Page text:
Pro-Energy Is Pro-Jobs

on June 30, 2015 at 2:00 PM


Last week we looked at the potential impacts on domestic energy production and U.S. households of two approaches to energy policy described in Wood Mackenzie’s new study. Today, let’s focus on jobs.

Again, here’s Wood Mackenzie’s overview chart showing, side-by-side, the effects of  pro-development energy policies (green column) and regulatory-constrained policies (red column):


Note the line for jobs supported. Pro-development policies – increased access to reserves, regulatory and permitting policies that accelerate energy development and allowing U.S. energy exports – would result in 2.3 million jobs supported over baseline growth by 2035, the study says.

The regulatory-constrained path – basically continuing on the self-limiting course of the current administration – would result in a decrease of 830,000 jobs below the baseline, Wood Mackenzie says. Another way to look at it: the difference between the two energy paths is 3.1 million jobs. Policies and the policymakers who chart our energy strategy, absolutely matter.


Below, another chart from the study shows additional detail. The pro-development path (the top, light-blue line in the graph on the right) would result in 10.2 million energy jobs supported by 2035, the study says. The regulatory-constrained path (gray line, bottom) would see 7.1 million jobs supported – a decrease from projected baseline growth (dark-blue line, middle).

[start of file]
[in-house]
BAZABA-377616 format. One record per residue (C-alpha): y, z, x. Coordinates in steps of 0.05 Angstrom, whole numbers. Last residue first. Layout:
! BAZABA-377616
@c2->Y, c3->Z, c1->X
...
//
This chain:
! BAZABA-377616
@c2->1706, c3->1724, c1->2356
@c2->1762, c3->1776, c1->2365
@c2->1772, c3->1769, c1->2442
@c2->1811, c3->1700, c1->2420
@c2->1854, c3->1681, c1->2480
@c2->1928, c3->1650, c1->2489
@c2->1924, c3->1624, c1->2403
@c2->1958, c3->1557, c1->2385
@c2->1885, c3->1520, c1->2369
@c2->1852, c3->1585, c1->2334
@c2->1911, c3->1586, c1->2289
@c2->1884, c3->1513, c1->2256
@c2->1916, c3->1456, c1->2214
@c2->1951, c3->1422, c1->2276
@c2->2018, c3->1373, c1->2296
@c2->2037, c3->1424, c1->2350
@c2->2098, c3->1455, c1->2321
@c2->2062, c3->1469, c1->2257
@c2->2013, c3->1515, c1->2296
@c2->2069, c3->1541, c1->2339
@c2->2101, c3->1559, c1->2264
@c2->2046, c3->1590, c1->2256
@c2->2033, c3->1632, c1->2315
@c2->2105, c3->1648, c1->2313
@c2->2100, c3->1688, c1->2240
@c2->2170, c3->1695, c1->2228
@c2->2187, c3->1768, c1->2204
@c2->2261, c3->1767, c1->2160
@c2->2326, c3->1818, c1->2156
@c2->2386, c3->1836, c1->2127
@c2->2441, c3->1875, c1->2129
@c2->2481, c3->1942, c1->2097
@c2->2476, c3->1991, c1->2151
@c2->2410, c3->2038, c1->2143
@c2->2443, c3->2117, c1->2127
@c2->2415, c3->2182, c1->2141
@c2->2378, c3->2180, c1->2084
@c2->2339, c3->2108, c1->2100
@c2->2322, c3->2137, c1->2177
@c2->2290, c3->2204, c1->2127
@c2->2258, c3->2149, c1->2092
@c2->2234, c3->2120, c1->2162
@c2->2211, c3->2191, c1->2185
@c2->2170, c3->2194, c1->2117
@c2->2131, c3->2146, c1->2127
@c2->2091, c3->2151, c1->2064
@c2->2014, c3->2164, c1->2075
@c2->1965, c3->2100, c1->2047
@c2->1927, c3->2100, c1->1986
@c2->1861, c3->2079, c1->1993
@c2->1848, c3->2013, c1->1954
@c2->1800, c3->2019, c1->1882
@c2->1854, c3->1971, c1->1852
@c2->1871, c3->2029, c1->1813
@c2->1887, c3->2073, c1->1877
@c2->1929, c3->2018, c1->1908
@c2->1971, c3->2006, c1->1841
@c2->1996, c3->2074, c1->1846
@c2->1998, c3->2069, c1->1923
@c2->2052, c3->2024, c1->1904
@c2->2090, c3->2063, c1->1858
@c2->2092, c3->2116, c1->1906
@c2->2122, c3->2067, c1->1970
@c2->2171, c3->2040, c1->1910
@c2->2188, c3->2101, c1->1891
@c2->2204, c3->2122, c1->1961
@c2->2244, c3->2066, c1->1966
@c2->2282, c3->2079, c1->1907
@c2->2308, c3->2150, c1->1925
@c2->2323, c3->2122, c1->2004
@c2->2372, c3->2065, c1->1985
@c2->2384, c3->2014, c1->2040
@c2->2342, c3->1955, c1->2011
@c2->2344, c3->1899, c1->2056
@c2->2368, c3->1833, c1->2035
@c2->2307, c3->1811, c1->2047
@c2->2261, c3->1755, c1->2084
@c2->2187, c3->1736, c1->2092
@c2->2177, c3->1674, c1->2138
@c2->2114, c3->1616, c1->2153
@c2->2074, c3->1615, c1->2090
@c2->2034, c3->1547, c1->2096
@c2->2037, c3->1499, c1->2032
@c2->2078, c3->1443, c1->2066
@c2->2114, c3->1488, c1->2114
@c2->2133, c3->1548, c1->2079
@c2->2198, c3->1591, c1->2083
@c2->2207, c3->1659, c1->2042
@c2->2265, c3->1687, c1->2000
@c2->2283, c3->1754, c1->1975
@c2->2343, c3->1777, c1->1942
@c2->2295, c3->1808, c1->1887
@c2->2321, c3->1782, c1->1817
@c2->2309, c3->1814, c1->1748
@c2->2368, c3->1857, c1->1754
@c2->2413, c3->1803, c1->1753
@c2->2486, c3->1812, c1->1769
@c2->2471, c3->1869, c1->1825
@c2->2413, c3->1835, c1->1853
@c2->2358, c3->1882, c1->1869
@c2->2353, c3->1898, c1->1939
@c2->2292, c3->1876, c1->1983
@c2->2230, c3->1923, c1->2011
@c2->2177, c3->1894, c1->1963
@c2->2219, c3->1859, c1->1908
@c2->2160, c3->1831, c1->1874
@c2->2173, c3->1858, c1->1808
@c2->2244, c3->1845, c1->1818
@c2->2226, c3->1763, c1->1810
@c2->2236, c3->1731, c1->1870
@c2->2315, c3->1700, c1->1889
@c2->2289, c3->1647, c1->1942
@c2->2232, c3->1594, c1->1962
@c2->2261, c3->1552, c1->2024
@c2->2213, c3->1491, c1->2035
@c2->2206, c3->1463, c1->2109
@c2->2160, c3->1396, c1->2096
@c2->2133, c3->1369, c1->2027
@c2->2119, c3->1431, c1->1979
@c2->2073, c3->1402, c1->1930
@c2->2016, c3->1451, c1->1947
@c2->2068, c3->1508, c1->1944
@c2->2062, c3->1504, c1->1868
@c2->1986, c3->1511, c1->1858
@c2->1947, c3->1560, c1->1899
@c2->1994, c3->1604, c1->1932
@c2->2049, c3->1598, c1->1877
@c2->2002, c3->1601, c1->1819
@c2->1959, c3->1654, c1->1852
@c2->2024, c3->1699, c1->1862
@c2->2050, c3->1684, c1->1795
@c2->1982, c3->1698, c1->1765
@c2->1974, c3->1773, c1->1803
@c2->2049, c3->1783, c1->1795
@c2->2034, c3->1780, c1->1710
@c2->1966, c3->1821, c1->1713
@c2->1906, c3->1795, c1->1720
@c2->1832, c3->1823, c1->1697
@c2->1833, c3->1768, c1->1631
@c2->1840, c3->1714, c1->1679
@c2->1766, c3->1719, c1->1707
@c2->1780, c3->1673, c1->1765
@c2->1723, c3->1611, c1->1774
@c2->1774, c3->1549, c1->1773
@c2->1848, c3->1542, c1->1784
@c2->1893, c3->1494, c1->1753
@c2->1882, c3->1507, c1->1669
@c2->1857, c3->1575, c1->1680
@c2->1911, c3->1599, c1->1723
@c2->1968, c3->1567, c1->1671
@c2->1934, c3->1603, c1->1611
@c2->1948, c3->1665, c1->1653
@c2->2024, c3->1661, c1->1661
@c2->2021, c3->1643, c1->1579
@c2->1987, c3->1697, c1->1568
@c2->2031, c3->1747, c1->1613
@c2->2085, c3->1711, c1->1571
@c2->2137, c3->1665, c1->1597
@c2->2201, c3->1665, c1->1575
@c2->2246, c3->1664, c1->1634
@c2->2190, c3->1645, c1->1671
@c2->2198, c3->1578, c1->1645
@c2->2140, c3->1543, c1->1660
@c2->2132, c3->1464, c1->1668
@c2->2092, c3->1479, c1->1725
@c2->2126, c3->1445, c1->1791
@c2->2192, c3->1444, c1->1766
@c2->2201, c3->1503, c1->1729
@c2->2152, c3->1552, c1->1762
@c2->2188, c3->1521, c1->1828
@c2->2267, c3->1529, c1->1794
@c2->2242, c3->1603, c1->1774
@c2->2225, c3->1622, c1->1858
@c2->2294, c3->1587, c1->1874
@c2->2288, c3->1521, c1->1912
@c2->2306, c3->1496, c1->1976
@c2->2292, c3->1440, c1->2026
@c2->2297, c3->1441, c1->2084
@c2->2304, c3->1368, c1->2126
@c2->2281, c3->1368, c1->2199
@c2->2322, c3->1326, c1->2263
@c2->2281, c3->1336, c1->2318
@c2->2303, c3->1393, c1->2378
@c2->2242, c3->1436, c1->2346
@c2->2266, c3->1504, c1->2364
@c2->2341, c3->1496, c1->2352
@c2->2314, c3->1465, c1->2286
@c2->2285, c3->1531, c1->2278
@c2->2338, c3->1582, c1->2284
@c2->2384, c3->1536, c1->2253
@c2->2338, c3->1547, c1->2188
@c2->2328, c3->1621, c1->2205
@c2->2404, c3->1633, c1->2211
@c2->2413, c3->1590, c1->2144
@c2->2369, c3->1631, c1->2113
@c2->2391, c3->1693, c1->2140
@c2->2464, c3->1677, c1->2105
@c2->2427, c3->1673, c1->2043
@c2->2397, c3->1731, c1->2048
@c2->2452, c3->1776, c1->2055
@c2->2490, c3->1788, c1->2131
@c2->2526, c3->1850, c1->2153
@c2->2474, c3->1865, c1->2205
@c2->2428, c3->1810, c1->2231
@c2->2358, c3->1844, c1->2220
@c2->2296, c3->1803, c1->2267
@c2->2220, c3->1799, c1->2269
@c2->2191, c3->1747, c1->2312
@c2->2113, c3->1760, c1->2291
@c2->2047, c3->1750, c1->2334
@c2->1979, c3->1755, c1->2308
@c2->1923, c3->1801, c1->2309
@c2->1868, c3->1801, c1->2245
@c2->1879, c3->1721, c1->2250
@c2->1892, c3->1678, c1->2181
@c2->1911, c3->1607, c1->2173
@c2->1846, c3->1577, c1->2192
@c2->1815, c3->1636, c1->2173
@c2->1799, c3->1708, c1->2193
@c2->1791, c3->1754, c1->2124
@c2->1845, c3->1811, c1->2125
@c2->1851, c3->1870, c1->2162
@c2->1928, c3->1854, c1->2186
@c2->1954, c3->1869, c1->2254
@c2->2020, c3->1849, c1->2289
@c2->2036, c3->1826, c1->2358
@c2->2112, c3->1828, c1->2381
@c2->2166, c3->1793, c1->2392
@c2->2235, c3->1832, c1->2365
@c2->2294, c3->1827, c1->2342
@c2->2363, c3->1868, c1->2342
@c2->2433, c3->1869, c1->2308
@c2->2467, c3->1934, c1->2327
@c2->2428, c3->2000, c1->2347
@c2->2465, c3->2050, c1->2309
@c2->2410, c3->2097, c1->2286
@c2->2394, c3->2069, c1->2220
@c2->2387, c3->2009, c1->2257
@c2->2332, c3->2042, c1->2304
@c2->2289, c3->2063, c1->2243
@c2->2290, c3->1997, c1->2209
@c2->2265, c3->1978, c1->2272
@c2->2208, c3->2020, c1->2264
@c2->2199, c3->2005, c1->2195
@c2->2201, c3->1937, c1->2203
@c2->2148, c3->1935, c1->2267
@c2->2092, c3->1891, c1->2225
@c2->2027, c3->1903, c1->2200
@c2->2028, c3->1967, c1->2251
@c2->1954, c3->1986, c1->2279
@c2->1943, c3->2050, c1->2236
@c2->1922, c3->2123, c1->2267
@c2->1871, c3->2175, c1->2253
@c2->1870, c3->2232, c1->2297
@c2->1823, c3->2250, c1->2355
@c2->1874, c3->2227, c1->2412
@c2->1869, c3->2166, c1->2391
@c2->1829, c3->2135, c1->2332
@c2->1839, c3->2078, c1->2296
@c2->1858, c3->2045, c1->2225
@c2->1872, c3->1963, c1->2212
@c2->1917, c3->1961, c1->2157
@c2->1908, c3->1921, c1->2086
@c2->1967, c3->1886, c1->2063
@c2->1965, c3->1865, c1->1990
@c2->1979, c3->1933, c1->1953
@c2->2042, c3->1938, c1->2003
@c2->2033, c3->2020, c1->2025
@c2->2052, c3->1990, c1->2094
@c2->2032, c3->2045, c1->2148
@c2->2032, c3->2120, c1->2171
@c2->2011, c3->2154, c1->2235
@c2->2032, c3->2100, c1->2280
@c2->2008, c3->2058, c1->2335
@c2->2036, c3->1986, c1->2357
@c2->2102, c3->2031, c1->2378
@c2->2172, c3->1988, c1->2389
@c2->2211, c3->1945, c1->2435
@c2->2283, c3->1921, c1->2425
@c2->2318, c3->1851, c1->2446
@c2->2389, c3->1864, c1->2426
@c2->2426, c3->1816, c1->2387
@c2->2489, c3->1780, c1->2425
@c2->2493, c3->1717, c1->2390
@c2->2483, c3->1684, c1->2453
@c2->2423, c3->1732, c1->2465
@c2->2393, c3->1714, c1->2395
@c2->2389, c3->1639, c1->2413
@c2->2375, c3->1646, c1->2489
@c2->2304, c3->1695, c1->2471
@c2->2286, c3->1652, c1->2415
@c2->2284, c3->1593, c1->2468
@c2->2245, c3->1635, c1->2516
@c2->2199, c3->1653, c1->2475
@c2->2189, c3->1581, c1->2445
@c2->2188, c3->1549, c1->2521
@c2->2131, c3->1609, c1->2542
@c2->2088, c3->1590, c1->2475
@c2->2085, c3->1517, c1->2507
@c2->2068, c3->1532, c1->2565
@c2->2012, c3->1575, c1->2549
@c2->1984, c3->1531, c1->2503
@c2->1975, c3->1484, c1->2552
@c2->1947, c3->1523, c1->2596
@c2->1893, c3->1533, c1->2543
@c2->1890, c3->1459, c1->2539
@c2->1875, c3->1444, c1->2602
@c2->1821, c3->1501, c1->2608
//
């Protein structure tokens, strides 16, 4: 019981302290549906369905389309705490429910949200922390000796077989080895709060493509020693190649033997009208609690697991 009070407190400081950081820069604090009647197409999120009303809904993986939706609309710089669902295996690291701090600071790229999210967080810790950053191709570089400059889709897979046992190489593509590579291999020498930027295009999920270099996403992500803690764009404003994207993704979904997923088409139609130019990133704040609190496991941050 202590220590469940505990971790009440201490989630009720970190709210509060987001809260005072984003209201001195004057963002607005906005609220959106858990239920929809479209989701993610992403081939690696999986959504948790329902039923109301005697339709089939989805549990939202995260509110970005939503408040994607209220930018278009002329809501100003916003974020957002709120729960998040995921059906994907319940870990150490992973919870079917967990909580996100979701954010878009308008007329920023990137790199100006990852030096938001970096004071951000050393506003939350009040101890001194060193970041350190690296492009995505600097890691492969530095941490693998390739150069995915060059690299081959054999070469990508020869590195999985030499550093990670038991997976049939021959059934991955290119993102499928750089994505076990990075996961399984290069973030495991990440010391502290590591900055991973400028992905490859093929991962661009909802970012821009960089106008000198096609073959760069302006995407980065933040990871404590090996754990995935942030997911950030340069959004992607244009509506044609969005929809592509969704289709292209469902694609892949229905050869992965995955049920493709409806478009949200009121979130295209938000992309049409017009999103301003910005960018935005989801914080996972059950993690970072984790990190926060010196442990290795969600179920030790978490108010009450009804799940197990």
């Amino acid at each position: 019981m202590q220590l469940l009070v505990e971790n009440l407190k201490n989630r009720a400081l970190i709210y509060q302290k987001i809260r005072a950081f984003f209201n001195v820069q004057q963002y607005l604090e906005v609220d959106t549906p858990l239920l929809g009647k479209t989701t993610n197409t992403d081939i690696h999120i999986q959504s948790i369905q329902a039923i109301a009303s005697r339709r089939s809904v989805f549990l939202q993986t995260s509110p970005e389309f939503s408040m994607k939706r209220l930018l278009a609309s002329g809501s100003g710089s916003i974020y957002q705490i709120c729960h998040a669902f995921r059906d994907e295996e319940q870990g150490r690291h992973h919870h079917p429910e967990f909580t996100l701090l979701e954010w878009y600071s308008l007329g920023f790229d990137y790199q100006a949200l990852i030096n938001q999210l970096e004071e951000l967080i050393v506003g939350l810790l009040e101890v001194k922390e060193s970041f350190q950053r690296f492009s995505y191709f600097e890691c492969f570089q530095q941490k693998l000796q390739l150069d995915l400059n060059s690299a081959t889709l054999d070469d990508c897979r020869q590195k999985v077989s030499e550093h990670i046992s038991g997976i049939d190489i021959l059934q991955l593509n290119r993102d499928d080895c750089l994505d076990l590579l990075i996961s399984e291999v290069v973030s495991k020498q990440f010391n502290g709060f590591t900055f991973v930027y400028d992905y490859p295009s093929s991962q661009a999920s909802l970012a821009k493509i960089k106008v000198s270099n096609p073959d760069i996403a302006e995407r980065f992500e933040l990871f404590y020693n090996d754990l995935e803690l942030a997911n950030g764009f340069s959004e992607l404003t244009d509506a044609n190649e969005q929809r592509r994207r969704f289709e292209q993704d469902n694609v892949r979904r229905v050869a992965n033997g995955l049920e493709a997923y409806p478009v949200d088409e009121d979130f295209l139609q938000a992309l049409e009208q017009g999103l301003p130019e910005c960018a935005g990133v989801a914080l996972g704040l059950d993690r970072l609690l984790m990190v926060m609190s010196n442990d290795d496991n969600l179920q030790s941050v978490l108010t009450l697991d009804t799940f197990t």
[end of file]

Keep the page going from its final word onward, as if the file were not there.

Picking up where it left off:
Two more charts. The first shows the jobs impact of pro-development policies (growth over the baseline), with the share of jobs supported – by the oil and natural gas industry’s upstream (light-blue bars), midstream (yellow) and refining (red) sectors.


Now, the negative jobs impact (below projected baseline growth) of regulatory-constrained policies:


As we’ve noted, the energy path America takes largely depends on the path Americans demand from their elected representatives. The ongoing revolution in domestic energy production is due to abundant shale resources that are being safely developed with advanced hydraulic fracturing and horizontal drilling by a vigorous oil and natural gas industry that is heavily invested in a skilled workforce and technology.

The question, as API President and CEO Jack Gerard posed it last week, is whether industry will find willing partners in government – at all levels but particularly in Washington – who will help foster responsible development to put more Americans to work while strengthening our energy security for the future.

By Mark Green

Originally posted June 29, 2015

Energy Tomorrow is brought to you by the American Petroleum Institute (API), which is the only national trade association that represents all aspects of America’s oil and natural gas industry. Our more than 500 corporate members, from the largest major oil company to the smallest of independents, come from all segments of the industry. They are producers, refiners, suppliers, pipeline operators and marine transporters, as well as service and supply companies that support all segments of the industry. 

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